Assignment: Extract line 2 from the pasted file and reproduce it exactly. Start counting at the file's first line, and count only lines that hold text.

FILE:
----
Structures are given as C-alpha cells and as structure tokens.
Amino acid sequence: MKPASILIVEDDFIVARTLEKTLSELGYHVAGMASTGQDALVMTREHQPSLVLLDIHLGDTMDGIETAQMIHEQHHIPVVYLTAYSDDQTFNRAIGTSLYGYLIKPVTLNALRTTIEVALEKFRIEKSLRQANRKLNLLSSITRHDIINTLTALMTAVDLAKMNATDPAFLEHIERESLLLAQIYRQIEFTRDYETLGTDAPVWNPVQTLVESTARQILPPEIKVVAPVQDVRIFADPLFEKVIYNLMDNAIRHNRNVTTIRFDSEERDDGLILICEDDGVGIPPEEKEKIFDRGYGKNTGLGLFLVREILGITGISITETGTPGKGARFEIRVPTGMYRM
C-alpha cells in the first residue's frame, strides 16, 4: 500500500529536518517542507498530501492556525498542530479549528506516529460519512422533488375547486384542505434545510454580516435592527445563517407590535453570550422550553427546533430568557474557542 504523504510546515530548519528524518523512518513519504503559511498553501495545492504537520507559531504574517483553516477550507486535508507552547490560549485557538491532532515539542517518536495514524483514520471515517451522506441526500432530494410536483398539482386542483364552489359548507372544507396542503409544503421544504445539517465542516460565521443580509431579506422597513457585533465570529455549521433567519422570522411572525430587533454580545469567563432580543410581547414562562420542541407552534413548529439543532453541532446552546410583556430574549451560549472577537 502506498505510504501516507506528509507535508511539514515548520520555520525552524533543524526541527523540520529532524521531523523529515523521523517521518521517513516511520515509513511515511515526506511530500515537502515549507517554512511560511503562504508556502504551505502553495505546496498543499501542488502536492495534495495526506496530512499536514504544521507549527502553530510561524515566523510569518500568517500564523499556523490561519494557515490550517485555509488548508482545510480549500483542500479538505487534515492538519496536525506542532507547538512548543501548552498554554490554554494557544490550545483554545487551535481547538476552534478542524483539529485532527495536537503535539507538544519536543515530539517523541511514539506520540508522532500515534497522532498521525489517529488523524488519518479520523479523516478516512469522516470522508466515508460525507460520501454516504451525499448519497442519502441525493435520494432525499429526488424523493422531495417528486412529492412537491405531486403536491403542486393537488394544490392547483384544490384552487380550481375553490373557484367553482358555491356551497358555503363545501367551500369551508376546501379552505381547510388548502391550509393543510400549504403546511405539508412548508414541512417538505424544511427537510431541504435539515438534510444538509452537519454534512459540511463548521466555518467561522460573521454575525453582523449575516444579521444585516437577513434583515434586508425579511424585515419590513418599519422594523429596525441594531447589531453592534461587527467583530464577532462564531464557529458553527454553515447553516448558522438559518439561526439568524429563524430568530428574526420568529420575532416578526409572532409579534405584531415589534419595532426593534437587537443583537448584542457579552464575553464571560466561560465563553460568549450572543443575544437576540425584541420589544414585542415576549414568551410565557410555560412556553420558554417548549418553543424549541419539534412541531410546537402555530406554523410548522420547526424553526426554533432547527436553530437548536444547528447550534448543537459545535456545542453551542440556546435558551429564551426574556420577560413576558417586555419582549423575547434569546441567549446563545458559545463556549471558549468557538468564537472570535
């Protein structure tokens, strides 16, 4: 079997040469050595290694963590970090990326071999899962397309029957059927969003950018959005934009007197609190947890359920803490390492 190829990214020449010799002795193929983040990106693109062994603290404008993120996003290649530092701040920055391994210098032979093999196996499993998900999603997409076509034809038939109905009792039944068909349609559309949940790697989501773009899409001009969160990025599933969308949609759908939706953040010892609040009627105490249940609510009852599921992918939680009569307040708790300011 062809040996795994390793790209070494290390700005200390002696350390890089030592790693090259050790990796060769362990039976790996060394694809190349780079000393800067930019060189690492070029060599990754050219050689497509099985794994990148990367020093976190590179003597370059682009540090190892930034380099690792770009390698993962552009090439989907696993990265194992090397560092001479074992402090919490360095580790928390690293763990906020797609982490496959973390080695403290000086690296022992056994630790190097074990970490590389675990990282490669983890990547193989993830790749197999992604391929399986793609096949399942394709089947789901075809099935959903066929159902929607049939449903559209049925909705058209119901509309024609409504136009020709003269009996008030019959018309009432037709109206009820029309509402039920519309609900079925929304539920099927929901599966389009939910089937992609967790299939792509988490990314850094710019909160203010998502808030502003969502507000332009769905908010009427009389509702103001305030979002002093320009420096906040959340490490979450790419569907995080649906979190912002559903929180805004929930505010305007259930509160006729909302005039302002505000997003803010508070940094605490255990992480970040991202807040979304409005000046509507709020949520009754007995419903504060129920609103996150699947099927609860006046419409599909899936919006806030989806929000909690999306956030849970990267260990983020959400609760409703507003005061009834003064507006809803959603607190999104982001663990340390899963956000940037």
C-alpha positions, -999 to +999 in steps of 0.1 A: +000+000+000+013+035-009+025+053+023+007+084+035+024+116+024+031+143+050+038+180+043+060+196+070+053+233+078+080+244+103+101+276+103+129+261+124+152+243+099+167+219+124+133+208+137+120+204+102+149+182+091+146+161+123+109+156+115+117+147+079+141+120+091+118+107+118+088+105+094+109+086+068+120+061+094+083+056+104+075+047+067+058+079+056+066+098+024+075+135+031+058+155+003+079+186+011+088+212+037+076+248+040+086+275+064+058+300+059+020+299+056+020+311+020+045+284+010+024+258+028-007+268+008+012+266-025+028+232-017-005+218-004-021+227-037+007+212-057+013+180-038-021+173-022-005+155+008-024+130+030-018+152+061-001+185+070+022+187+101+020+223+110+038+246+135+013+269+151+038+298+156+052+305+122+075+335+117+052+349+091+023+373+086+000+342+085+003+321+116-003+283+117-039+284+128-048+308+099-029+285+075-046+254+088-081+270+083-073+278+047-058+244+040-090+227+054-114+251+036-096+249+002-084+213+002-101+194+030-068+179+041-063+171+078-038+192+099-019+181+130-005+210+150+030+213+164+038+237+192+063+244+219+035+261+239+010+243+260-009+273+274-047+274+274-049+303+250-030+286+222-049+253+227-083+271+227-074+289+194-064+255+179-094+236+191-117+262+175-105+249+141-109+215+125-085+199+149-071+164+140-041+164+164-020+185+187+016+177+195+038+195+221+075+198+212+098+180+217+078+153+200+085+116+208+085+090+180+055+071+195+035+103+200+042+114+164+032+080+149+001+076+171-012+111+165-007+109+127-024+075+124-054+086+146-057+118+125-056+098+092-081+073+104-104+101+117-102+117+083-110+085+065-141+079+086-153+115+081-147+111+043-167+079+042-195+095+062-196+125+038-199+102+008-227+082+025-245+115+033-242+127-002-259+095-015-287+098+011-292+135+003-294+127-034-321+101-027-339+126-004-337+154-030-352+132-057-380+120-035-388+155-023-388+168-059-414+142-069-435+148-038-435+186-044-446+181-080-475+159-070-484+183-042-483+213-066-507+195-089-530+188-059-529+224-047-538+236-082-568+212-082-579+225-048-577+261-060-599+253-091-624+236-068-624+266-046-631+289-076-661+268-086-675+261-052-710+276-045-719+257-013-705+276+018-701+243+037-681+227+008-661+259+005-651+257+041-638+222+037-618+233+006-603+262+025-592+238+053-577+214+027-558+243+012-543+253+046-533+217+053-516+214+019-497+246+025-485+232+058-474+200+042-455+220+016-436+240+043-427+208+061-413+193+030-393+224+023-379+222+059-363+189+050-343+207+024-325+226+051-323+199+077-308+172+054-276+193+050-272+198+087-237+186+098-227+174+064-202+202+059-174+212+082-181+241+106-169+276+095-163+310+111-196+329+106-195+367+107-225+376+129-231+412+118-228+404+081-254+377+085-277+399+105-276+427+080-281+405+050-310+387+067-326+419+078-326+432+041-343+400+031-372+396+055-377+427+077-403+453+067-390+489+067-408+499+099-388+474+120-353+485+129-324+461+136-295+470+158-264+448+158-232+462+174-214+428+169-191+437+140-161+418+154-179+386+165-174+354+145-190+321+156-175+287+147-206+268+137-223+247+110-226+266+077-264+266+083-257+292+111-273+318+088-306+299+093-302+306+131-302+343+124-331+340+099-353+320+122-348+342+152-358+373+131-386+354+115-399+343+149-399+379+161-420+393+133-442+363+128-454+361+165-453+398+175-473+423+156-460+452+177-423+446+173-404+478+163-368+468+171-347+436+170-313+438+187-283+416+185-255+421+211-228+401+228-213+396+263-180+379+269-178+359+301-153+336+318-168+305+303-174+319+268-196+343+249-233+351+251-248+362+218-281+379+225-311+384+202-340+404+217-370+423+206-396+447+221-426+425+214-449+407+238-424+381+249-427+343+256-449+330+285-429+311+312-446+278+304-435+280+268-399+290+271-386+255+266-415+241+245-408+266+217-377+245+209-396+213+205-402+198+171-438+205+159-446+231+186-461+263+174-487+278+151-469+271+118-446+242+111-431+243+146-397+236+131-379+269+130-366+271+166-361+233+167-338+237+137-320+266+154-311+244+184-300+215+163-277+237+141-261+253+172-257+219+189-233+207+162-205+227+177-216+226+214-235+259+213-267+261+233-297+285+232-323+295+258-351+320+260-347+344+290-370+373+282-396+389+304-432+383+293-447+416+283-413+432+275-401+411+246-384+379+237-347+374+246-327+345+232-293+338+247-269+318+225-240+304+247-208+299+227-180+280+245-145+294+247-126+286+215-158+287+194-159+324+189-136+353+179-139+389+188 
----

Amino acid sequence: MKPASILIVEDDFIVARTLEKTLSELGYHVAGMASTGQDALVMTREHQPSLVLLDIHLGDTMDGIETAQMIHEQHHIPVVYLTAYSDDQTFNRAIGTSLYGYLIKPVTLNALRTTIEVALEKFRIEKSLRQANRKLNLLSSITRHDIINTLTALMTAVDLAKMNATDPAFLEHIERESLLLAQIYRQIEFTRDYETLGTDAPVWNPVQTLVESTARQILPPEIKVVAPVQDVRIFADPLFEKVIYNLMDNAIRHNRNVTTIRFDSEERDDGLILICEDDGVGIPPEEKEKIFDRGYGKNTGLGLFLVREILGITGISITETGTPGKGARFEIRVPTGMYRM